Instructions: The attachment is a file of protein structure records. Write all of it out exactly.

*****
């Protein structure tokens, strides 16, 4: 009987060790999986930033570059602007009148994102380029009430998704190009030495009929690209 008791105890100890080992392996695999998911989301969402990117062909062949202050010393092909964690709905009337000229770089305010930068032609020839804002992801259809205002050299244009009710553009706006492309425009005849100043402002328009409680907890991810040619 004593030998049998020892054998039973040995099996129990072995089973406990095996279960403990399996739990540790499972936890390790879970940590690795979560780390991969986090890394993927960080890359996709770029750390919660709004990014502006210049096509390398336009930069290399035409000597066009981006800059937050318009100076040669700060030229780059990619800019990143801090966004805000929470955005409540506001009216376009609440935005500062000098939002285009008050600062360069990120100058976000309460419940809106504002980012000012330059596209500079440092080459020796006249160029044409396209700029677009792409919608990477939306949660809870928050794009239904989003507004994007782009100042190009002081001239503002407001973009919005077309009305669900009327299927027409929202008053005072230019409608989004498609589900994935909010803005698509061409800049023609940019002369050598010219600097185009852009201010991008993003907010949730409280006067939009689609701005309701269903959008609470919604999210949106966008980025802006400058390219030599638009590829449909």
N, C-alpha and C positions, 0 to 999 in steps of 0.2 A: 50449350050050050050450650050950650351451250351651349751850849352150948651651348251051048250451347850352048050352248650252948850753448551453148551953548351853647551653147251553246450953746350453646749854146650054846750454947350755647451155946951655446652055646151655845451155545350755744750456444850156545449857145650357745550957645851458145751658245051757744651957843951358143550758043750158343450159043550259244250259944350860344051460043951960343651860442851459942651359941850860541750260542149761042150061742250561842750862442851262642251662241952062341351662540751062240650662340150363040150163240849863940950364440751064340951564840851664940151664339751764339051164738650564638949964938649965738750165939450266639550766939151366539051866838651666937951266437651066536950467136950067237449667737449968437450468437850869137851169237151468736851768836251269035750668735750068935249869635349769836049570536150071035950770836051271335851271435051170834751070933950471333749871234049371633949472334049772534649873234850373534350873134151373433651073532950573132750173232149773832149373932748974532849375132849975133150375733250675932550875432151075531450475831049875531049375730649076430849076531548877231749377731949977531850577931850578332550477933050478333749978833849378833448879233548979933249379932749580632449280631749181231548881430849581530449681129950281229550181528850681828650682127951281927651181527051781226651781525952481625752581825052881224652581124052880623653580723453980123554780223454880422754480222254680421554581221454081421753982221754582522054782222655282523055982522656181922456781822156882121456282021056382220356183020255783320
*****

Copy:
């Protein structure tokens, strides 16, 4: 009987060790999986930033570059602007009148994102380029009430998704190009030495009929690209 008791105890100890080992392996695999998911989301969402990117062909062949202050010393092909964690709905009337000229770089305010930068032609020839804002992801259809205002050299244009009710553009706006492309425009005849100043402002328009409680907890991810040619 004593030998049998020892054998039973040995099996129990072995089973406990095996279960403990399996739990540790499972936890390790879970940590690795979560780390991969986090890394993927960080890359996709770029750390919660709004990014502006210049096509390398336009930069290399035409000597066009981006800059937050318009100076040669700060030229780059990619800019990143801090966004805000929470955005409540506001009216376009609440935005500062000098939002285009008050600062360069990120100058976000309460419940809106504002980012000012330059596209500079440092080459020796006249160029044409396209700029677009792409919608990477939306949660809870928050794009239904989003507004994007782009100042190009002081001239503002407001973009919005077309009305669900009327299927027409929202008053005072230019409608989004498609589900994935909010803005698509061409800049023609940019002369050598010219600097185009852009201010991008993003907010949730409280006067939009689609701005309701269903959008609470919604999210949106966008980025802006400058390219030599638009590829449909």
N, C-alpha and C positions, 0 to 999 in steps of 0.2 A: 50449350050050050050450650050950650351451250351651349751850849352150948651651348251051048250451347850352048050352248650252948850753448551453148551953548351853647551653147251553246450953746350453646749854146650054846750454947350755647451155946951655446652055646151655845451155545350755744750456444850156545449857145650357745550957645851458145751658245051757744651957843951358143550758043750158343450159043550259244250259944350860344051460043951960343651860442851459942651359941850860541750260542149761042150061742250561842750862442851262642251662241952062341351662540751062240650662340150363040150163240849863940950364440751064340951564840851664940151664339751764339051164738650564638949964938649965738750165939450266639550766939151366539051866838651666937951266437651066536950467136950067237449667737449968437450468437850869137851169237151468736851768836251269035750668735750068935249869635349769836049570536150071035950770836051271335851271435051170834751070933950471333749871234049371633949472334049772534649873234850373534350873134151373433651073532950573132750173232149773832149373932748974532849375132849975133150375733250675932550875432151075531450475831049875531049375730649076430849076531548877231749377731949977531850577931850578332550477933050478333749978833849378833448879233548979933249379932749580632449280631749181231548881430849581530449681129950281229550181528850681828650682127951281927651181527051781226651781525952481625752581825052881224652581124052880623653580723453980123554780223454880422754480222254680421554581221454081421753982221754582522054782222655282523055982522656181922456781822156882121456282021056382220356183020255783320